The CLS Blue Sky Blog– Corporate compliance — the internal processes that firms use to ensure that their employees do not violate applicable laws and regulations — has become big business. Regulation of business continues to grow, punctuated by landmark laws that have re-shaped the financial services (the Dodd-Frank Act) and health care (the Affordable Care Act) industries in the United States. Further, federal regulators have…
Harvard Law School Forum on Corporate Governance and Financial Regulation – Facing a self-declared “death spiral” of public debt, the Governor of Puerto Rico announced a debt moratorium earlier this year, halting payments to bondholders. A series of missed payments followed, including a landmark default on constitutionally guaranteed bonds in July. At the same time, Congress passed the Puerto Rico Oversight, Management, and Economic Stability Act (PROMESA or “promise” in Spanish), which combines a debt restructuring system with federal controls over the island’s finances. But enacting PROMESA is only a first step. Coordination and engagement with creditors is the next step—and an even more complicated one—in Puerto Rico’s long journey towards solvency and fiscal stability.
Two UConn business law professors received prestigious research awards over the summer.
Professors Stephen Park and Robert Bird received the Hoeber Memorial Award for Excellence in Research for their article, “The Domains of Corporate Counsel in an Era of Compliance.” The Hoeber award, given in memory of prominent business law professor Ralph C. Hoeber, is awarded by the editors of the American Business Law Journal to recognize excellent research. Continue Reading
Professor Park, Colleagues Awarded UConn Academic-Plan Grant to Help Further the Study, Practice of Human Rights in Business
Business law professor Stephen Park and UConn colleagues have been awarded a $265,000 research grant under UConn’s Academic Plan to investigate ways to protect and promote human rights in the business world.Continue Reading
Business Law Conference Draws International Experts, Sparks New Ideas
Experts in business law, management and a range of social science disciplines attended a two-day conference at UConn titled, “Public Regulation and Private Governance: Competitors or Collaborators?”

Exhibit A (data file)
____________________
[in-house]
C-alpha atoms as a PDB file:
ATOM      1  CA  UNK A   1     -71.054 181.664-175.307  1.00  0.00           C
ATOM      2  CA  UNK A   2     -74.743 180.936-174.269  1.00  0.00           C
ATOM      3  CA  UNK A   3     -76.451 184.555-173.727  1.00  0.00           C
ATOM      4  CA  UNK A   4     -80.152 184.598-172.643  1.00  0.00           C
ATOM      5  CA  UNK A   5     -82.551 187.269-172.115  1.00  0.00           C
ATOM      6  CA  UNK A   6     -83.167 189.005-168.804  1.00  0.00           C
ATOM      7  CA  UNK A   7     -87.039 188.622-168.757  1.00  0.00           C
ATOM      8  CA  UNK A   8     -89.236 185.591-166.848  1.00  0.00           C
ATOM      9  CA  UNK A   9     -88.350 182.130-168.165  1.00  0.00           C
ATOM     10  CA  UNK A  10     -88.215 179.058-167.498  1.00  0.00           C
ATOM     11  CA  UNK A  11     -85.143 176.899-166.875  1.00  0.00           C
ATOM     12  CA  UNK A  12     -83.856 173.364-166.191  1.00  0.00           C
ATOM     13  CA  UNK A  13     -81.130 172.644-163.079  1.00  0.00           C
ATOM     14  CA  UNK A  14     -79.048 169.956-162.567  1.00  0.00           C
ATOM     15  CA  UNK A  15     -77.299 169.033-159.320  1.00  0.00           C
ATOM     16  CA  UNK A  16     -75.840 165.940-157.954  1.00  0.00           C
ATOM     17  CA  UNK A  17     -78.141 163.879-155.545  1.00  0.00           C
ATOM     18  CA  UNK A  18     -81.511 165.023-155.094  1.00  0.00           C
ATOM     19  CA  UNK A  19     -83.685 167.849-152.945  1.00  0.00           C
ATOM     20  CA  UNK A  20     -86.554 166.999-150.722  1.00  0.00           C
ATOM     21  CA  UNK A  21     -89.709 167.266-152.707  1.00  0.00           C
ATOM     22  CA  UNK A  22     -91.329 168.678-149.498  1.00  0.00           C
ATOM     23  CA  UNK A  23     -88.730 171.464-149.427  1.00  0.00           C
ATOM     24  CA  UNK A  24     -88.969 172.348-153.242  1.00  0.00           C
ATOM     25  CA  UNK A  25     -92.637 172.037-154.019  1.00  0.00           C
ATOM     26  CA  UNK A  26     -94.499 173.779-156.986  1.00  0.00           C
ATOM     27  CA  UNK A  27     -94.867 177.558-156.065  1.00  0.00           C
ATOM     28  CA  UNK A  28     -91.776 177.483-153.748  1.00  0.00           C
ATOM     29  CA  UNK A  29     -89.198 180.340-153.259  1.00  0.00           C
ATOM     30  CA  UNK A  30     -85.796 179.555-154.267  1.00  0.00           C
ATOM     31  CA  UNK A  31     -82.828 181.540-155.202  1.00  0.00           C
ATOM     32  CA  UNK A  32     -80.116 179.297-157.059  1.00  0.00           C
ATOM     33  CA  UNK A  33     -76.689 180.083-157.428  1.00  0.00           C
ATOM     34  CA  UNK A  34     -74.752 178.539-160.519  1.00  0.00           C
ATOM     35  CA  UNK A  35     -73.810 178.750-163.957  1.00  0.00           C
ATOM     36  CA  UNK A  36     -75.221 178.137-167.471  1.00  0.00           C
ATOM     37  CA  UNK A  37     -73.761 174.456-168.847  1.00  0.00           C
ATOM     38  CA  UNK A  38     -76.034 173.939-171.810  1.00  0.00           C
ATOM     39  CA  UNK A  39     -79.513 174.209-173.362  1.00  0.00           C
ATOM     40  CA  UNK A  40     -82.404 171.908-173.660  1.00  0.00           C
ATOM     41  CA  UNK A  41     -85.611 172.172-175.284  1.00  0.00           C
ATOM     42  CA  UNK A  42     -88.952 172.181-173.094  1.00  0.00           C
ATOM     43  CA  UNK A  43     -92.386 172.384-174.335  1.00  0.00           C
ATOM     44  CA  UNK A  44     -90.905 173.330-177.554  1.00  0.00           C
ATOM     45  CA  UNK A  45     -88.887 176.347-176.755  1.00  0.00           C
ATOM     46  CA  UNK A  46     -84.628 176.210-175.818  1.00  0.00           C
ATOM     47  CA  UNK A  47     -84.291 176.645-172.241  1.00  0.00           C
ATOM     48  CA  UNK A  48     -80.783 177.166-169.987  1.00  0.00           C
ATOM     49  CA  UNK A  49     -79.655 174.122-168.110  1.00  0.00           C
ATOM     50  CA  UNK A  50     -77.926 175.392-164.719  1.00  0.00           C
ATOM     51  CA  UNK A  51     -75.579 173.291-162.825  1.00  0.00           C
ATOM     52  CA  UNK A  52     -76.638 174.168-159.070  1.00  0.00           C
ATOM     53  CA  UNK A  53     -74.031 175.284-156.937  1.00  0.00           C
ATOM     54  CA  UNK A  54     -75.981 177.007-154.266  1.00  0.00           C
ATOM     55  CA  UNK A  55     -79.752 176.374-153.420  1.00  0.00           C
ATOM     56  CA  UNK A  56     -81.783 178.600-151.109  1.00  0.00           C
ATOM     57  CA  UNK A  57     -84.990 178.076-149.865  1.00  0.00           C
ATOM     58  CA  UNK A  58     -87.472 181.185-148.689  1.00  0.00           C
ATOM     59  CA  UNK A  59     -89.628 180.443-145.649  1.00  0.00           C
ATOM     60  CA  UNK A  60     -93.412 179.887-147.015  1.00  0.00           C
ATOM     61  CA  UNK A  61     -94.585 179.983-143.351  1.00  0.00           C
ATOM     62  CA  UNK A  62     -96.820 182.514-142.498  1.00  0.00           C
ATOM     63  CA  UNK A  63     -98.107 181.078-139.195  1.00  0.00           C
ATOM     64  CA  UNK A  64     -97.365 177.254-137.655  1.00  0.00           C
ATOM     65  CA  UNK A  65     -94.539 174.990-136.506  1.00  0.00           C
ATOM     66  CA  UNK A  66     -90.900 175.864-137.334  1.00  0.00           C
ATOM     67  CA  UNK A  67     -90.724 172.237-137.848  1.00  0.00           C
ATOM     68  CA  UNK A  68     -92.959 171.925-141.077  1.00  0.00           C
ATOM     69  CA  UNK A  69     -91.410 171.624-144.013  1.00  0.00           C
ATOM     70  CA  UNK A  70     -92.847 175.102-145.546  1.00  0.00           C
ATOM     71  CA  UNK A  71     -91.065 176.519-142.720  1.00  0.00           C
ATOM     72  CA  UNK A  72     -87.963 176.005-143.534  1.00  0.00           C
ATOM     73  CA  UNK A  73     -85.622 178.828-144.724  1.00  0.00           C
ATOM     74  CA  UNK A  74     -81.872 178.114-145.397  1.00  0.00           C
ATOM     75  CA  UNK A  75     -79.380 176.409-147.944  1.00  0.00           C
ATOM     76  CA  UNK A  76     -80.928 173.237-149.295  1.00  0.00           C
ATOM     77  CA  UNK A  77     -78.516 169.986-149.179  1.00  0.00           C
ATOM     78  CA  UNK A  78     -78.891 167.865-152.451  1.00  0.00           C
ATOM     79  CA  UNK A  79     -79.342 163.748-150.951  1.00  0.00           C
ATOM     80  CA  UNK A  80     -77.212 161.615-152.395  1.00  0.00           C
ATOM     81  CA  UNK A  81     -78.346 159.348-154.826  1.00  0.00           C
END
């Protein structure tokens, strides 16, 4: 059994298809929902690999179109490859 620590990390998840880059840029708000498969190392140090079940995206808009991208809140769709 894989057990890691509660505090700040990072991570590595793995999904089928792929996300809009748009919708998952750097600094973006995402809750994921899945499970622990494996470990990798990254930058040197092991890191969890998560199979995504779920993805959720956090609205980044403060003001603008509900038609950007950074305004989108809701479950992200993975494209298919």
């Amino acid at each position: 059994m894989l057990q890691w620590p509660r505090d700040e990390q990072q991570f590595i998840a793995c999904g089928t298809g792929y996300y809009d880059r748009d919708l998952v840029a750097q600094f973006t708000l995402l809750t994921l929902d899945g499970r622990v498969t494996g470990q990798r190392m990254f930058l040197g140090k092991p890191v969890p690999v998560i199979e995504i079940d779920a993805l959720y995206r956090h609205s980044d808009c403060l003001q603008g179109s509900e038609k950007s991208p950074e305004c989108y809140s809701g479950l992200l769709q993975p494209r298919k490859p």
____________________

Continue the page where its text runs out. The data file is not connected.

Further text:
Conference participants, from North America and Europe, presented 14 papers that tackled the complex topic of how public regulations and private governance can complement each other.
The keynote dinner featured Continue Reading
Can Corporate Compliance be Achieved without Breaking the Bank? Two UConn Professors Offer a New Way to Answer this Increasingly Important Business Question
Corporate compliance is one of the hot-button topics in business today, and the need to identify, prioritize and optimize it is a growing source of concern for companies, business managers, lawyers and legal scholars alike.Continue Reading
Stephen Park, an assistant professor of business law, was recently honored by the MS in Financial Risk Management Program for outstanding teaching. This past December, Park was awarded the Outstanding Faculty Award by the graduating class for the second consecutive academic year. Park teaches a course on Legal and Ethical Issues in Financial Risk Management. His innovative teaching emphasizes qualitative risk analysis and writing skills, and incorporates role-based simulation exercises.Continue Reading
Could Aspects of Corporate Financial Strategies Help Prevent Sovereign Default?
Some key strategies from corporate finance could potentially help prevent governments from spiraling into financial collapse and destabilizing the global economy.
That’s the conclusion of UConn Business Law Professor Stephen Park and co-author Tim Samples, a professor at the University of Georgia, in their research article titled, “Towards Sovereign Equity,” which is pending publication in the Stanford Journal of Law, Business and Finance in 2016.Continue Reading
Financial Times – Ukraine’s debt restructuring plan, announced last month, is both revolutionary and evolutionary. The agreement to restructure $18bn of privately held government debt stands in stark contrast to Greece’s nearly apocalyptic showdown with the European Union this year and Argentina’s simmering standoff with holdout creditors.
BloombergBusiness – As debt talks intensify between Ukraine and its creditors, securities that pay out if economic growth exceeds expectations will probably be on the agenda, echoing deals done by Argentina and Greece in the past decade.